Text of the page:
TV Advertising. We all enjoy it. Think about your favorite Super Bowl ad. Which one was it? Over the years, TV advertising has graced us with many great commercials and moments.
However, TV advertising dollars are rapidly going Digital. This year, for the first time ever, US Digital spend will exceed TV spending. By the end of the year, this digital spend will reach $72 Billion, while TV spend will grow to only $71 Billion . And this gap will continue to get exponentially wider and wider in the future.
There are many reasons for Digital’s success in capturing advertising market share (the growth of Mobile, the ability to bid on ads in real time, etc..), but today I instead want to focus on the biggest challenge facing online video Advertising, and how Google overcame it – to become the dominant player in online advertising.
The Online Advertising Challenge: Premium Inventory
Close your eyes and imagine you are the marketing executive for a large Retail Brand. I’m serious, close your eyes and play along.
How are you planning on spending your marketing budget? TV advertising probably comes to mind. But why TV? Well, there’s the benefit of reach – you want people to actually see your ads, right? But “reach” isn’t the reason, if it was the reason, you’d be quick to spend all your advertising dollars on YouTube, where almost 5 billion videos are watched on every single day, by nearly 1.3 Billion people .
I’ll cut to the chase: Advertisers have historically loved spending on TV because of their ability to show their ads on premium inventory. Remember that Super Bowl ad I asked you about earlier? Well, Super Bowl advertising is the cream of the crop of premium inventory.
Up until 2014, there was no large scale way to get this kind of premium inventory online. And, up until 2014, TV advertising was still bigger than Digital…but not for long.
Enter Google Preferred
In true Willy Shih fashion, I’ll summarize “Google Preferred” in 25 words: Google Preferred allows advertisers to place their ads on the top 5% of YouTube inventory, for a slightly higher cost. That was 20 words, not bad.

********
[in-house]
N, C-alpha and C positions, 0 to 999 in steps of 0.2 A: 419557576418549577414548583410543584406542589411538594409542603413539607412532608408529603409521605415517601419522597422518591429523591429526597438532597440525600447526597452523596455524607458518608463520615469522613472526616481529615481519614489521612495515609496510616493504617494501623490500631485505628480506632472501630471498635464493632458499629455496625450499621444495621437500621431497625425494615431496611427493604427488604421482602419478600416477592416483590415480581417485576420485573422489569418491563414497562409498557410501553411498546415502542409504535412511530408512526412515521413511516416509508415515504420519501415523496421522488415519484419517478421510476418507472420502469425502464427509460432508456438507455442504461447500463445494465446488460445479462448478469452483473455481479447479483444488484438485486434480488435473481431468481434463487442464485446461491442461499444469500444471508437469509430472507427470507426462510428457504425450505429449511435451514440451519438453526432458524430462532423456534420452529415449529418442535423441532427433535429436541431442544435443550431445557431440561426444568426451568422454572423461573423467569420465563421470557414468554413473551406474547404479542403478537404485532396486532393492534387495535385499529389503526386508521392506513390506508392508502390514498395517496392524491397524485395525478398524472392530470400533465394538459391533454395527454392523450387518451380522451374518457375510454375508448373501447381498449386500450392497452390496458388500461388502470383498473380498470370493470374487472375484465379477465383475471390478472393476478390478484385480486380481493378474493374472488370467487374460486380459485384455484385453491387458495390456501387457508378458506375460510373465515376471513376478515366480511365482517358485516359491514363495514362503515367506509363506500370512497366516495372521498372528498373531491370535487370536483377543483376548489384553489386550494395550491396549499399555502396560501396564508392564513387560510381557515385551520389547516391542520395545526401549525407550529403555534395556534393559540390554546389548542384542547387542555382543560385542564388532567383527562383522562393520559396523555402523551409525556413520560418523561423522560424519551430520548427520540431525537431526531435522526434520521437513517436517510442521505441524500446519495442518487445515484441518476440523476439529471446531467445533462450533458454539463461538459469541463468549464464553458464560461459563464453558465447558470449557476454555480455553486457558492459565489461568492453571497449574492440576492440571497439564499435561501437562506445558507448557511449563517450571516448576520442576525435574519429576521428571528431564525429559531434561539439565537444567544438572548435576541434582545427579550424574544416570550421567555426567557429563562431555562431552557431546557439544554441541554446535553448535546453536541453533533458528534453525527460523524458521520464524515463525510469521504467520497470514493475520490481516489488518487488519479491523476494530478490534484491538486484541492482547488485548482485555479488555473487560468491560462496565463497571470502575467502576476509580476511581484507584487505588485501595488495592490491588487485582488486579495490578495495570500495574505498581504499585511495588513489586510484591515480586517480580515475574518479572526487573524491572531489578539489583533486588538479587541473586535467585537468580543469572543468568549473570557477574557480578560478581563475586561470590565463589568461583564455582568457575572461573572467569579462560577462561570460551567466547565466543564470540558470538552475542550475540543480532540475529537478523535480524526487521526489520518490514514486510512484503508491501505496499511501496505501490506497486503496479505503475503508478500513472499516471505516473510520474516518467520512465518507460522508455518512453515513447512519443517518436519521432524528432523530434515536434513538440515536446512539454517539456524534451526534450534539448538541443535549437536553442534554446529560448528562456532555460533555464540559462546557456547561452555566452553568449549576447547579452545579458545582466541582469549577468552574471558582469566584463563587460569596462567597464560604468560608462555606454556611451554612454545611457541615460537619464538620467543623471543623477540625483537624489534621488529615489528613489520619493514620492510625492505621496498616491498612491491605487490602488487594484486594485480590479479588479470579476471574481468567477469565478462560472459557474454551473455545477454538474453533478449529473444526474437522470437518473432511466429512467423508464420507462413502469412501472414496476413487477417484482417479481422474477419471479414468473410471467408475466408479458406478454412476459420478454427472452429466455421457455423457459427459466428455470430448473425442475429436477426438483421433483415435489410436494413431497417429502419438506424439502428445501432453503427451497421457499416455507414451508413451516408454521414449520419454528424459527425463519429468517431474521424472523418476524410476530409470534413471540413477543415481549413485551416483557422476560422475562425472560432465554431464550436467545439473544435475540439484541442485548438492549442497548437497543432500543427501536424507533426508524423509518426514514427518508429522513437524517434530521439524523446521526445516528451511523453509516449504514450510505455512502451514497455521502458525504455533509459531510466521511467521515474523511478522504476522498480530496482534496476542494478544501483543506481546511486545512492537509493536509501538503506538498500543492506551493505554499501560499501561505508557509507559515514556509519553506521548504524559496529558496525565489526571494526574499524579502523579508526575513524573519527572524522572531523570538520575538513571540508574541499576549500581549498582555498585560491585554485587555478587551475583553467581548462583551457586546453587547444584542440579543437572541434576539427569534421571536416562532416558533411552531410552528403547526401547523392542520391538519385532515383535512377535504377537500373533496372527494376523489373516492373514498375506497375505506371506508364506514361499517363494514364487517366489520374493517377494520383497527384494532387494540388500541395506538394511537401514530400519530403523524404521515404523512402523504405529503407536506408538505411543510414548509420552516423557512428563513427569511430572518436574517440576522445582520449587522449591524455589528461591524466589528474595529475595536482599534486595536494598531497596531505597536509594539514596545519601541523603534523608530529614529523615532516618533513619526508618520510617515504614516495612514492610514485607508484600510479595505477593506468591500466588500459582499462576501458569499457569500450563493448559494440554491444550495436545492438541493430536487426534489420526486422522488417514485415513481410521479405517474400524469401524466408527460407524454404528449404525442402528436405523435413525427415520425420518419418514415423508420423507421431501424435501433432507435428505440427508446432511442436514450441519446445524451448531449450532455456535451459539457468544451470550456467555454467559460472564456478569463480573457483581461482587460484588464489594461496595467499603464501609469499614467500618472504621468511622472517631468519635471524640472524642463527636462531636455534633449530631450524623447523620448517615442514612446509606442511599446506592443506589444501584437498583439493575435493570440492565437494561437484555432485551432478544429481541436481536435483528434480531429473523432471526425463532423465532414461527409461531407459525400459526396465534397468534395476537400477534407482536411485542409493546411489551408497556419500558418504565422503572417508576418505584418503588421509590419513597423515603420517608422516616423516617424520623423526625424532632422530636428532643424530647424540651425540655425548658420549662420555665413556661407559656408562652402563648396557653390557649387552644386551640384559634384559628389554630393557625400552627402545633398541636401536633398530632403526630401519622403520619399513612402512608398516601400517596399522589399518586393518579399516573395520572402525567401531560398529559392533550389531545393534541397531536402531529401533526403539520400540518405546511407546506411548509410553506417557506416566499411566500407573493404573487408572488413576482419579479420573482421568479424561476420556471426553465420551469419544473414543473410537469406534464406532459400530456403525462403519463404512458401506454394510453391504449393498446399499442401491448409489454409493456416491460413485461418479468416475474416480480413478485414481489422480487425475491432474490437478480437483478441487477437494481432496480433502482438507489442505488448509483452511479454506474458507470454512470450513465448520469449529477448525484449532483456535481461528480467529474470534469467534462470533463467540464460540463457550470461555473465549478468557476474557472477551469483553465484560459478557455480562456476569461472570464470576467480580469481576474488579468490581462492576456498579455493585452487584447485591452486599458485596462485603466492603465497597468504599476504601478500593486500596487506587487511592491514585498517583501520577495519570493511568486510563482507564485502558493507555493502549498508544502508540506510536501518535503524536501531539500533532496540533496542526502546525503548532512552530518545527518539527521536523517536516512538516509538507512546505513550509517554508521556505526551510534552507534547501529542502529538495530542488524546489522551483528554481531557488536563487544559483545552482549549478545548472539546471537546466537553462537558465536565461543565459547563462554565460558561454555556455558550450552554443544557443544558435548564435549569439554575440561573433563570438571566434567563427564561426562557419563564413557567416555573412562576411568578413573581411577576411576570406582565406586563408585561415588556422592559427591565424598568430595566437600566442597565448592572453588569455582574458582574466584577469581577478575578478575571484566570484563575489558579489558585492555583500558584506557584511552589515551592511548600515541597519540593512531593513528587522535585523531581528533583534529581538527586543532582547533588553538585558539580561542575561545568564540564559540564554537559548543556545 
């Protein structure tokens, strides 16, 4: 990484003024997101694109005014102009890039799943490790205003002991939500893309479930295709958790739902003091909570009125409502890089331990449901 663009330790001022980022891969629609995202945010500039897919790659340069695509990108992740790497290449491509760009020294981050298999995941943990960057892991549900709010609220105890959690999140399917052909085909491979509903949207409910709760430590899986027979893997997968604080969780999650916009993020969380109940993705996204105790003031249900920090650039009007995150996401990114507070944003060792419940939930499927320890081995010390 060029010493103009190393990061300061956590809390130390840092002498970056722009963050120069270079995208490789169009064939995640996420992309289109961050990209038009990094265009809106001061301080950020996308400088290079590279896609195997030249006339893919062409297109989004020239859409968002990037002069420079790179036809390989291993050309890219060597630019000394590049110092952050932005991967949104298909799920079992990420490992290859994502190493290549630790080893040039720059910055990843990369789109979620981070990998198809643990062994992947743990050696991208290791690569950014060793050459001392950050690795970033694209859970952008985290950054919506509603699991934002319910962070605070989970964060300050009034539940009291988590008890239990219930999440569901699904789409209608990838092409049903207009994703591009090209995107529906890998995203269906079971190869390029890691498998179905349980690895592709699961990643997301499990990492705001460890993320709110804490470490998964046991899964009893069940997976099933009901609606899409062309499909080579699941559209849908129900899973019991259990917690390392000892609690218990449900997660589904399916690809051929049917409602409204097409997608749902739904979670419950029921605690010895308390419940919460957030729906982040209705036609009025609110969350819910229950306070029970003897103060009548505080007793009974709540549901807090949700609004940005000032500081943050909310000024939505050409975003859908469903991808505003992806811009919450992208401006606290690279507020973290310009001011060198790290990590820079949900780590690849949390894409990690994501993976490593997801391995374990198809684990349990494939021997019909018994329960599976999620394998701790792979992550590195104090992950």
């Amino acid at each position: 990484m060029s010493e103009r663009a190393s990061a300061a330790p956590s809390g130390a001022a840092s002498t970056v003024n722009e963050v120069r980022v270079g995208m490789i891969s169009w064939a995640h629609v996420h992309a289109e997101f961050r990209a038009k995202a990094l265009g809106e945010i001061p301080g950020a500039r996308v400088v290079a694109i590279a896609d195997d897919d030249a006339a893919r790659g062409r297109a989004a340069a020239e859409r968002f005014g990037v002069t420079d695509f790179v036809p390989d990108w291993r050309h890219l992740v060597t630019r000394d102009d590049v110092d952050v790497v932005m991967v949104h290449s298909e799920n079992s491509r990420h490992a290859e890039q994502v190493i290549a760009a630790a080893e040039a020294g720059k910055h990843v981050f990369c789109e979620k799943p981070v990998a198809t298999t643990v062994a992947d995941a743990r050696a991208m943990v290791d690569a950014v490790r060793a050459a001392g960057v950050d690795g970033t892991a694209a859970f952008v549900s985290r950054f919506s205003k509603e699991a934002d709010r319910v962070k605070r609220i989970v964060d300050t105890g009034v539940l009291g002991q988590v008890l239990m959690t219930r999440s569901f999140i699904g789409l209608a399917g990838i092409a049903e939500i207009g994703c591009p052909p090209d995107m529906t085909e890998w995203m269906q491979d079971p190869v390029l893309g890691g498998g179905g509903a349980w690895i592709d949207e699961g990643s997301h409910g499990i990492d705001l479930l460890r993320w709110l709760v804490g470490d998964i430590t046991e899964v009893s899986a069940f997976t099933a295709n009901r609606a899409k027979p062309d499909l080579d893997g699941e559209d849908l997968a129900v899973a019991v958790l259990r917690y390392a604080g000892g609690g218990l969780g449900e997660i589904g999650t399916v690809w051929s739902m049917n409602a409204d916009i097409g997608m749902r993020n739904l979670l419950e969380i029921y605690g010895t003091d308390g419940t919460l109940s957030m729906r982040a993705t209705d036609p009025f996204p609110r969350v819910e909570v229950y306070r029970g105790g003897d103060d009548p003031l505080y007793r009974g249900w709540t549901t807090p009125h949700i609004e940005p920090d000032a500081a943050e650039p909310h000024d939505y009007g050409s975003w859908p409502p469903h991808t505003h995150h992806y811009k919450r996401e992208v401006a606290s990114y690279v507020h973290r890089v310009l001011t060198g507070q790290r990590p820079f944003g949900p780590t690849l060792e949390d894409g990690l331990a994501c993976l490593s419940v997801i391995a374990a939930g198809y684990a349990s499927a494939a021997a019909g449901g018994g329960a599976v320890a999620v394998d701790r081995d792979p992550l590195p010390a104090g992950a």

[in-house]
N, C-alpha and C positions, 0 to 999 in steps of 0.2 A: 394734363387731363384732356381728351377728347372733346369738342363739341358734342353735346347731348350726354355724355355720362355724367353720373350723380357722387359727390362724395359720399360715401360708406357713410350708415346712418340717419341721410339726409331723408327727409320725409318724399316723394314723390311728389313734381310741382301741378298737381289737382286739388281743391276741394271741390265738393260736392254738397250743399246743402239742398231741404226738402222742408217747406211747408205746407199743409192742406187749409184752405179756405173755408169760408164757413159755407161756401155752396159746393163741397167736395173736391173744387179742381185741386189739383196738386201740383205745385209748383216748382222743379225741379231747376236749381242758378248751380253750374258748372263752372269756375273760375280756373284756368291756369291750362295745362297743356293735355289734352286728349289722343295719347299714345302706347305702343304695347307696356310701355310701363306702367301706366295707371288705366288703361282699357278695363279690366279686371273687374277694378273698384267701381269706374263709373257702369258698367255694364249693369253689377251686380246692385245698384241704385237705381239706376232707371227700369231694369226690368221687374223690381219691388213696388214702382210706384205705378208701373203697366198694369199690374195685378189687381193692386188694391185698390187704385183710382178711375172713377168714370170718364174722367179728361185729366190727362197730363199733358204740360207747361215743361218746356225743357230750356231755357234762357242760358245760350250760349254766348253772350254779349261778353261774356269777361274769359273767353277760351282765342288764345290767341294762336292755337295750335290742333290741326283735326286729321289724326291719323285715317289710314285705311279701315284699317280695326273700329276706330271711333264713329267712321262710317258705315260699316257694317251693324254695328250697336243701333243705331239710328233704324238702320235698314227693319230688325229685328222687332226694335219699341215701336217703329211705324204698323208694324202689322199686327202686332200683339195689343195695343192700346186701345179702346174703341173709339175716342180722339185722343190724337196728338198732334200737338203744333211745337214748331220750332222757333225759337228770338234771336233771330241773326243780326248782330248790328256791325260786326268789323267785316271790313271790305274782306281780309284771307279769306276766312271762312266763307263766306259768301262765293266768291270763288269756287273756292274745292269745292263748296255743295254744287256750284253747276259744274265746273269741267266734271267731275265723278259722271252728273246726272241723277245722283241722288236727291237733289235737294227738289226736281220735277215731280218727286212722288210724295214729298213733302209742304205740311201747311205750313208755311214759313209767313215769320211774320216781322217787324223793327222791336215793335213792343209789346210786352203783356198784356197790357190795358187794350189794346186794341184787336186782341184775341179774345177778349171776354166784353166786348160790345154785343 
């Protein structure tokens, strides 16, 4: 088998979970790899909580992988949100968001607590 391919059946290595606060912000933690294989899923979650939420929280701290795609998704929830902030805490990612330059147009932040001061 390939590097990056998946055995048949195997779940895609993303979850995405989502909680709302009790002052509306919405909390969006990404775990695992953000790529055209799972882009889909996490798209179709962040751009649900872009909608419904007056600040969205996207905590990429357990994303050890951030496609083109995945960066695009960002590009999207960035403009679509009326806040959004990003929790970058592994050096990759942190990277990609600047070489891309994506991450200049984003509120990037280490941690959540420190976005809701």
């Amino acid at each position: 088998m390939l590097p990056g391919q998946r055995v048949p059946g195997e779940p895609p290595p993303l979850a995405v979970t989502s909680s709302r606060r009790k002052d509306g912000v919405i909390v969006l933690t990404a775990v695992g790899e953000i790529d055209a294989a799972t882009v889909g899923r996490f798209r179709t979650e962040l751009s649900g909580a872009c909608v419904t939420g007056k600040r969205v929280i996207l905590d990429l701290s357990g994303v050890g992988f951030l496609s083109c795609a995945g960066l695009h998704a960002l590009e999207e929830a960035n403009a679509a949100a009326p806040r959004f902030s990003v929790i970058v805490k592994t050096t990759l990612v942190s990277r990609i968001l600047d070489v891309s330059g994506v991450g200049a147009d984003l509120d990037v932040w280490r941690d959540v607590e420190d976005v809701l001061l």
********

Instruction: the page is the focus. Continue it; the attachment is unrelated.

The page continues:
With the launch of Google Preferred in 2014, advertisers now had the ability to show their ads exclusively on YouTube’s most popular channels, along-side the hottest or viral videos of the time, and narrowly target their audience .
While previously, if you wanted to run your ad on premium US inventory, your only option was to write a not-so-little $5M check for a 30-second Super Bowl ad , and hope that your target audience was watching. Now advertisers have more flexibility and control. They can divert that $5M check to YouTube, and hyper-target the most premium inventory in the digital space.
- You want to target those 18 year-old gamers, watching those viral Video Game videos on YouTube? You Got it!
- You want to target those 20 year-old females that love watching YouTube Beauty and Fashion blogs? You got it!
The beauty of Google Preferred was simple: offer advertisers the one thing TV executives used as their main selling point– premium inventory.
“Google Preferred” Success
Advertisers and agencies flocked to Google Preferred in high numbers, so much so that Google Preferred inventory sold out in a few short months. And to this day, advertiser Demand continues to far exceed Supply of inventory, with many agencies committing upwards of $250 Million on Google Preferred . That’s the equivalent of 50 Super Bowl ads cost!
Yes, you can now run your ad on the most popular YouTube Videos. However, there’s still some work to be done: Not all advertisers are able to buy Google Preferred – there’s a very long waiting line. Yes, it is a good problem to have when Demand exceeds Supply, but you’re also leaving money on the table (if you’re Google).
Google needs to get more premium content to satisfy this demand. How do they get more premium inventory – by having more YouTube producers. There’s a strong demand for viral YouTube videos, and if Google can convince more artists and producers to create this content on their platform, then their future looks even brighter.
Excuse me as I now log into YouTube to watch a cat use a toilet.